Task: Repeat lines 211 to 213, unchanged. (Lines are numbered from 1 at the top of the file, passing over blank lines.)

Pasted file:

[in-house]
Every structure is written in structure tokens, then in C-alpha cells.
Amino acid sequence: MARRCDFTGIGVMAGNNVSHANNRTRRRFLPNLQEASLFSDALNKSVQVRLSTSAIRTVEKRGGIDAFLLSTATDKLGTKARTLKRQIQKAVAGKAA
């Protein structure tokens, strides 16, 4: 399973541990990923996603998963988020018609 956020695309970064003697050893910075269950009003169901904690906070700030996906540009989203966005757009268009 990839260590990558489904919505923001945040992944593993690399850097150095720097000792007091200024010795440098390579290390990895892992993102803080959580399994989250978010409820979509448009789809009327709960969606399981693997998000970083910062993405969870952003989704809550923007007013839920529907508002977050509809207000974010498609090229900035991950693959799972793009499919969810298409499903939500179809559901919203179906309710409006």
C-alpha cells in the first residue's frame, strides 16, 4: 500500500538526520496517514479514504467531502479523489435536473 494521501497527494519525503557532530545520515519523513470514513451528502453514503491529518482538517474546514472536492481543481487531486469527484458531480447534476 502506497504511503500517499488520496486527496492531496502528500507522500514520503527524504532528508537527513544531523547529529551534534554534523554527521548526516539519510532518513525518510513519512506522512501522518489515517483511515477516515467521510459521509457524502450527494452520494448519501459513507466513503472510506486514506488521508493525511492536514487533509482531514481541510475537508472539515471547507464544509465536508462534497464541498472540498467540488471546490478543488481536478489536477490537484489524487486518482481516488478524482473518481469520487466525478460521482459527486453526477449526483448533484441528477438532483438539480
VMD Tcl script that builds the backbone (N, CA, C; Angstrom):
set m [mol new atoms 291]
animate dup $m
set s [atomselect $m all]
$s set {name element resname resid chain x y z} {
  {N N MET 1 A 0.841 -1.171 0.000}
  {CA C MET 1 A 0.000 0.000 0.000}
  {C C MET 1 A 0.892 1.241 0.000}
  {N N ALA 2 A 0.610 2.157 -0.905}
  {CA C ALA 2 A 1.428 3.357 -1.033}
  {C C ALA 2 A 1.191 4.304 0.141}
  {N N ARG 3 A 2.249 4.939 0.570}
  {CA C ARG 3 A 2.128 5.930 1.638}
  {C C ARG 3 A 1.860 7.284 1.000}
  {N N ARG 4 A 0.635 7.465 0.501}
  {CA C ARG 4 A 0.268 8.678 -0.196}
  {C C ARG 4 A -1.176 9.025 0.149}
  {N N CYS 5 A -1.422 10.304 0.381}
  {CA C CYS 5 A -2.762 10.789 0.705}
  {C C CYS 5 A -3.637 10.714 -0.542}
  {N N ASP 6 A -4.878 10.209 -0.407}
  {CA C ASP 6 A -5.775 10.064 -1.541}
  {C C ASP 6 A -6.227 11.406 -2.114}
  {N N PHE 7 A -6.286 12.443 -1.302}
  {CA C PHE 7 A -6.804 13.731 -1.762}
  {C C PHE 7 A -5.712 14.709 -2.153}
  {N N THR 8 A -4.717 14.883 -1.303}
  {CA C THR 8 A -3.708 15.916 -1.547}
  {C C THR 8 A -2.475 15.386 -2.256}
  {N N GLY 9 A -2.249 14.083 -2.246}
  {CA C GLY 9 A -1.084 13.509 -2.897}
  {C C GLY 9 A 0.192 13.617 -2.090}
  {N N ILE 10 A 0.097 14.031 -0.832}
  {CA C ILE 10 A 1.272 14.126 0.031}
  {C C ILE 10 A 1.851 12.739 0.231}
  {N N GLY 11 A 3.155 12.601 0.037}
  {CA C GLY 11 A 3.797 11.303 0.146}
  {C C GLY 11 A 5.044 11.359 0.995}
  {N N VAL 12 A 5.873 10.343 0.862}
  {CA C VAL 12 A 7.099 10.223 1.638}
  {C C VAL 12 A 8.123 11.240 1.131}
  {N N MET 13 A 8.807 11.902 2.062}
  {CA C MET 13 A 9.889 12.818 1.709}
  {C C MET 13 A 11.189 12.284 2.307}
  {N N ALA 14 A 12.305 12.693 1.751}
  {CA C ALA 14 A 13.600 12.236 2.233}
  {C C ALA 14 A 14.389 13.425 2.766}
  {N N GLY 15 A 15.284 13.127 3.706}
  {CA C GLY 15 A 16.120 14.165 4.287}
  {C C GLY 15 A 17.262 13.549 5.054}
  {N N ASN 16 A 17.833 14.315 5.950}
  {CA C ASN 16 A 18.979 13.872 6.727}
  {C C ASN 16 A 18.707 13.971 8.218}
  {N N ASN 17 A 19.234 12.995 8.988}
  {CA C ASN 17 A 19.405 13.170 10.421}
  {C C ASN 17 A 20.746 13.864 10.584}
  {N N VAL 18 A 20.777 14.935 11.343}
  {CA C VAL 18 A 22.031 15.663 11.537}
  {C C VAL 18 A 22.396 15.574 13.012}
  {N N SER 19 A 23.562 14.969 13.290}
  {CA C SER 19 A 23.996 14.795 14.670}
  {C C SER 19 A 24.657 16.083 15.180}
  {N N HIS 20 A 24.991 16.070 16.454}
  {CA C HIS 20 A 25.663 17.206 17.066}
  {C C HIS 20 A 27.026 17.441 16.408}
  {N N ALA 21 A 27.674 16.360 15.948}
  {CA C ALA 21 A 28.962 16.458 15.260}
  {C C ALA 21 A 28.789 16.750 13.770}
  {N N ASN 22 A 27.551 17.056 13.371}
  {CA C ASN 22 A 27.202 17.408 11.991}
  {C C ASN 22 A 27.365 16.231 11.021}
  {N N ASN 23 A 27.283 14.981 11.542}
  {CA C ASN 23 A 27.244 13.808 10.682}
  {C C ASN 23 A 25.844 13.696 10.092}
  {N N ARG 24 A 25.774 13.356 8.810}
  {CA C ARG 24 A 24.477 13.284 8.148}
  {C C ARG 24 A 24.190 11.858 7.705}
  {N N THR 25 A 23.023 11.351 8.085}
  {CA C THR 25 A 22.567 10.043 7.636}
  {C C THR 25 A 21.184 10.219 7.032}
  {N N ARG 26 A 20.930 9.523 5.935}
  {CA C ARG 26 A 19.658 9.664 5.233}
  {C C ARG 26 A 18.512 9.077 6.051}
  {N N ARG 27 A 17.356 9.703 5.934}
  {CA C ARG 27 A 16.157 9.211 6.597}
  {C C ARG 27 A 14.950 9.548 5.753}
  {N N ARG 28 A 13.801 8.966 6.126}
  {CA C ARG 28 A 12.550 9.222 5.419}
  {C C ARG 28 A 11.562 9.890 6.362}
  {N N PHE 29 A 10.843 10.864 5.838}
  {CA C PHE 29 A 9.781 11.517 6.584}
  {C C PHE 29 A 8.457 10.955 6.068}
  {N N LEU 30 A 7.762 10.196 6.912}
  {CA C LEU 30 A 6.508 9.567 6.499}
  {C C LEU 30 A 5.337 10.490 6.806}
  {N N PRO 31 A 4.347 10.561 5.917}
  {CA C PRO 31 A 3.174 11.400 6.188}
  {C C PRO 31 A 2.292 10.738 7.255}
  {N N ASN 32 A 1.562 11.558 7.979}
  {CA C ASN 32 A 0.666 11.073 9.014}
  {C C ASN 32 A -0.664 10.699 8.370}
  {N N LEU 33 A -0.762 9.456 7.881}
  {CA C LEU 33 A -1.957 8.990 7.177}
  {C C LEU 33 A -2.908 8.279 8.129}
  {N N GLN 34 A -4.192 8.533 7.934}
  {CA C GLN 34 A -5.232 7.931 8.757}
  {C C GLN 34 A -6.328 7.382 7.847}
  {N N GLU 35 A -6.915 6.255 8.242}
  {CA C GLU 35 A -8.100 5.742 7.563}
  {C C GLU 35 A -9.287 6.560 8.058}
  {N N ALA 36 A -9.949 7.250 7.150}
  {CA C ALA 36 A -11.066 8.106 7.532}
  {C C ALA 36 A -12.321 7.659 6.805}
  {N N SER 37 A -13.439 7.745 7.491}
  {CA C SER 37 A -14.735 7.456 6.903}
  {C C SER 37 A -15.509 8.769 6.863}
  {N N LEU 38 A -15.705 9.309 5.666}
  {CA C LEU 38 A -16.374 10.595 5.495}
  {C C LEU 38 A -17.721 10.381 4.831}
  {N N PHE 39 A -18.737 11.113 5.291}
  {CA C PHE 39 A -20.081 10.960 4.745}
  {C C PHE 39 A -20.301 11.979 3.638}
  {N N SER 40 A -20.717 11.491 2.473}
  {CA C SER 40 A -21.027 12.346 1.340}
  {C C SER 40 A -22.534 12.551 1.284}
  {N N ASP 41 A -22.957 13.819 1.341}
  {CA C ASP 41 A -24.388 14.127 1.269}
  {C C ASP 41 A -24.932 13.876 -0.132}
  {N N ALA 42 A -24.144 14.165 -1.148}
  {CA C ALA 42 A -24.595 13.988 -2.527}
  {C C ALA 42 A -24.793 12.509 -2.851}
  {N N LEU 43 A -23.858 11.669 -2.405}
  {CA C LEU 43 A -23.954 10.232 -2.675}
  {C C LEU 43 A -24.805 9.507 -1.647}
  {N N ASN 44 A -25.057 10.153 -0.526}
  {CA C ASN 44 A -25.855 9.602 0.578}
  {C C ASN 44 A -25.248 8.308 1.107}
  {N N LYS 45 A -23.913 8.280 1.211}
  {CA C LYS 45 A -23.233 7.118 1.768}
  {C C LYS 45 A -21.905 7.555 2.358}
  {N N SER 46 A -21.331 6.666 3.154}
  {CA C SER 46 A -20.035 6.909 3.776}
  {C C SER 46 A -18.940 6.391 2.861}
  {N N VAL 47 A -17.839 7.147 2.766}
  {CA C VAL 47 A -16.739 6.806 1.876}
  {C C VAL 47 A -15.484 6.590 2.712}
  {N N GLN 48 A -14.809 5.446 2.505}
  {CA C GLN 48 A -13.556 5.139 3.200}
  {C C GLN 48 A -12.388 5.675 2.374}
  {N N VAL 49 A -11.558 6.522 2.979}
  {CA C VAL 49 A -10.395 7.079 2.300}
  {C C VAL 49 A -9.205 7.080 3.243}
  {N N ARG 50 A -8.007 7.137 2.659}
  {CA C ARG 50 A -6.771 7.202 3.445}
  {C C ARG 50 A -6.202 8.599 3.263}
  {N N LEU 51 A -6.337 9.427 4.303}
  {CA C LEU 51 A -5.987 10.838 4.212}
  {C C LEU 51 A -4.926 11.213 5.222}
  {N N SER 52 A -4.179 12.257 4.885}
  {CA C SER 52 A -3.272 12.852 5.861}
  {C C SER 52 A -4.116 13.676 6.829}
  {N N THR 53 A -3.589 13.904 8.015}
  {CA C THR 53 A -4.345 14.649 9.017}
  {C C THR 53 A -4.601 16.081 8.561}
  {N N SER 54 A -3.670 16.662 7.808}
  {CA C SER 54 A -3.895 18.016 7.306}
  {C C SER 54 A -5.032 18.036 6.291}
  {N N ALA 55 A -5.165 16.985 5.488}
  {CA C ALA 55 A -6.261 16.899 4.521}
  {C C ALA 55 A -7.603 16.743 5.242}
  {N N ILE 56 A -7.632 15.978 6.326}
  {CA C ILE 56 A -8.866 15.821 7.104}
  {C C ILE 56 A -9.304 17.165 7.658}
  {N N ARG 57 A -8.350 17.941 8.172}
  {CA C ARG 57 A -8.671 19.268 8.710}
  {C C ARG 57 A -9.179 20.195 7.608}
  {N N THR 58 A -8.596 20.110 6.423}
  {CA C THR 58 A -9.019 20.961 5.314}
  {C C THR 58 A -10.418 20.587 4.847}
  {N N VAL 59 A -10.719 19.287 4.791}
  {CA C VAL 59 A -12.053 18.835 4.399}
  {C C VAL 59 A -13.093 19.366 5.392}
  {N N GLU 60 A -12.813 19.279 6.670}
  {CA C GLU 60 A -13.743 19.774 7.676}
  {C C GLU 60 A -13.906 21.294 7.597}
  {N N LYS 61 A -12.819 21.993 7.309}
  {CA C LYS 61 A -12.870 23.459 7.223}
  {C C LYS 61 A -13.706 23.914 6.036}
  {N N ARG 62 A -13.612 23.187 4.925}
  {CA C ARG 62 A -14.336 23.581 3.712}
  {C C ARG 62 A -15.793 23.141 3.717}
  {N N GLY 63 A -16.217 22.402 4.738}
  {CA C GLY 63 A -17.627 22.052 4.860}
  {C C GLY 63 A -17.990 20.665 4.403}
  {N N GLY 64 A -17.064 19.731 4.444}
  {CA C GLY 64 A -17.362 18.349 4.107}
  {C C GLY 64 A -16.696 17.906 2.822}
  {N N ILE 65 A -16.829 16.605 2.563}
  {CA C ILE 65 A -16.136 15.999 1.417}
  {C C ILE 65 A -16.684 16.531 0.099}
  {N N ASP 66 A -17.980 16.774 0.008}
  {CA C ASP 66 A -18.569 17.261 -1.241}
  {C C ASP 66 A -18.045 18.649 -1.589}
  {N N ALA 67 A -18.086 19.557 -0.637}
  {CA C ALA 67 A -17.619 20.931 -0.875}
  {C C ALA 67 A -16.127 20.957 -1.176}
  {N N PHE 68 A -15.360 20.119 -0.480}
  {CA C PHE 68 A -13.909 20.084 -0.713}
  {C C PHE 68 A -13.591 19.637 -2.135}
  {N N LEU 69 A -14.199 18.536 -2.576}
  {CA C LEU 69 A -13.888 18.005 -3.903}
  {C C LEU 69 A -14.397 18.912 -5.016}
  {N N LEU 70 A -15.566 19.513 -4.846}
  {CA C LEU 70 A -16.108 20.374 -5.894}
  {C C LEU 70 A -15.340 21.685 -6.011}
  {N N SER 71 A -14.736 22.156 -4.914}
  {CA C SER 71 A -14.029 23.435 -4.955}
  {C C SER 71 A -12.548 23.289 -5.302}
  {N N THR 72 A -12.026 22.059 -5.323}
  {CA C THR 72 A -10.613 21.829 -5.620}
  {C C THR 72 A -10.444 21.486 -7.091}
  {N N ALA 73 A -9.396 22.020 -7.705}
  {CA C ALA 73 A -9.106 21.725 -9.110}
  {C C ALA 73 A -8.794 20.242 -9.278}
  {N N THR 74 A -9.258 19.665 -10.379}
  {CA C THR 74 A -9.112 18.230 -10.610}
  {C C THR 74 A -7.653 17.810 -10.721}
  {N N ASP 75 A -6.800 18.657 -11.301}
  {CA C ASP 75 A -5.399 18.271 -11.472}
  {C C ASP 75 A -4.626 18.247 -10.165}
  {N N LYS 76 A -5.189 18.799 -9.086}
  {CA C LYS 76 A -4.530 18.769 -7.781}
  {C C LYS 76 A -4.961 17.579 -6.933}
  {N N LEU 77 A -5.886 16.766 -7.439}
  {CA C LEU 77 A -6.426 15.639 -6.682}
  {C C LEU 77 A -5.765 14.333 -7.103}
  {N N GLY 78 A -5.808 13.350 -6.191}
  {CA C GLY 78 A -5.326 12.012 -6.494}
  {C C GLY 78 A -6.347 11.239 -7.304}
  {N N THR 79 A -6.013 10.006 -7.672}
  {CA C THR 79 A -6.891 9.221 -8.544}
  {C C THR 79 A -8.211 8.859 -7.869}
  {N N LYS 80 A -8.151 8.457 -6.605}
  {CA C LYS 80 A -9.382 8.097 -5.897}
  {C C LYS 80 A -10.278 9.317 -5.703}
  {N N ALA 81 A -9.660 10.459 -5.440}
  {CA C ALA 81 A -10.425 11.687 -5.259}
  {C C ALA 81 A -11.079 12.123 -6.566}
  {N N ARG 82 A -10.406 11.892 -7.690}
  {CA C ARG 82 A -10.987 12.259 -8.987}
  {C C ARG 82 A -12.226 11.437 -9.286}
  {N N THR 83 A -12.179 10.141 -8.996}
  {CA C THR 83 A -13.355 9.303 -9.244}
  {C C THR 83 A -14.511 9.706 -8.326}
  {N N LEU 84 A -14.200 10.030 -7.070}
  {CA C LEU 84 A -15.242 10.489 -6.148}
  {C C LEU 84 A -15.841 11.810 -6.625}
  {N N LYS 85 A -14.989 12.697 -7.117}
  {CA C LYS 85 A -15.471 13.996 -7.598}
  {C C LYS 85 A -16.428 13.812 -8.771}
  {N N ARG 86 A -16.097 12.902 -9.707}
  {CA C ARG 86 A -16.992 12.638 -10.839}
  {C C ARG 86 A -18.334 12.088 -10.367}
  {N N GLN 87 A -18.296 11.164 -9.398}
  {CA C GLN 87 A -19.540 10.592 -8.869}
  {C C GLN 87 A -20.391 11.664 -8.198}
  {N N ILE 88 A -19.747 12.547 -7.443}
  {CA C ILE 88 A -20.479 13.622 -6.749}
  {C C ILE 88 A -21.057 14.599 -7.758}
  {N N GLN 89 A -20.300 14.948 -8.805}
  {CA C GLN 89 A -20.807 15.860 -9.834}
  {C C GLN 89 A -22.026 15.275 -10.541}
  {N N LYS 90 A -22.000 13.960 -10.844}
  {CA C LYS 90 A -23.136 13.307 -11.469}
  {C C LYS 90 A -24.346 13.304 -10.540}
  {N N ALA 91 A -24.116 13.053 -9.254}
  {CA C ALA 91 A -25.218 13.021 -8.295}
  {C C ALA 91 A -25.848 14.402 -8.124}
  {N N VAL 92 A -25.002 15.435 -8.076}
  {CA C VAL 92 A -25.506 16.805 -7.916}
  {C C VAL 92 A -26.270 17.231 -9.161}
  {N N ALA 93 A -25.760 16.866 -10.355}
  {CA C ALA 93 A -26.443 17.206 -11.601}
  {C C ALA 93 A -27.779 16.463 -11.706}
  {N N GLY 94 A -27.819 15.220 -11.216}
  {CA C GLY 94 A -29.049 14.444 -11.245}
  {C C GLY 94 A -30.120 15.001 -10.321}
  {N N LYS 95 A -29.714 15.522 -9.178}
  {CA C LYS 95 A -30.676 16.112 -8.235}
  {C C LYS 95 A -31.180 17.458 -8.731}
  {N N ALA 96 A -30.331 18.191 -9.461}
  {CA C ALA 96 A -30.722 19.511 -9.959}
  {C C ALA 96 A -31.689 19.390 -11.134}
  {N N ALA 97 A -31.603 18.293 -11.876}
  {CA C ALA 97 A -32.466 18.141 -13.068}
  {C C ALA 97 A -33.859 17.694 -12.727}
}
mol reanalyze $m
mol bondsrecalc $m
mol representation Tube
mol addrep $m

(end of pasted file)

  {C C ALA 67 A -16.127 20.957 -1.176}
  {N N PHE 68 A -15.360 20.119 -0.480}
  {CA C PHE 68 A -13.909 20.084 -0.713}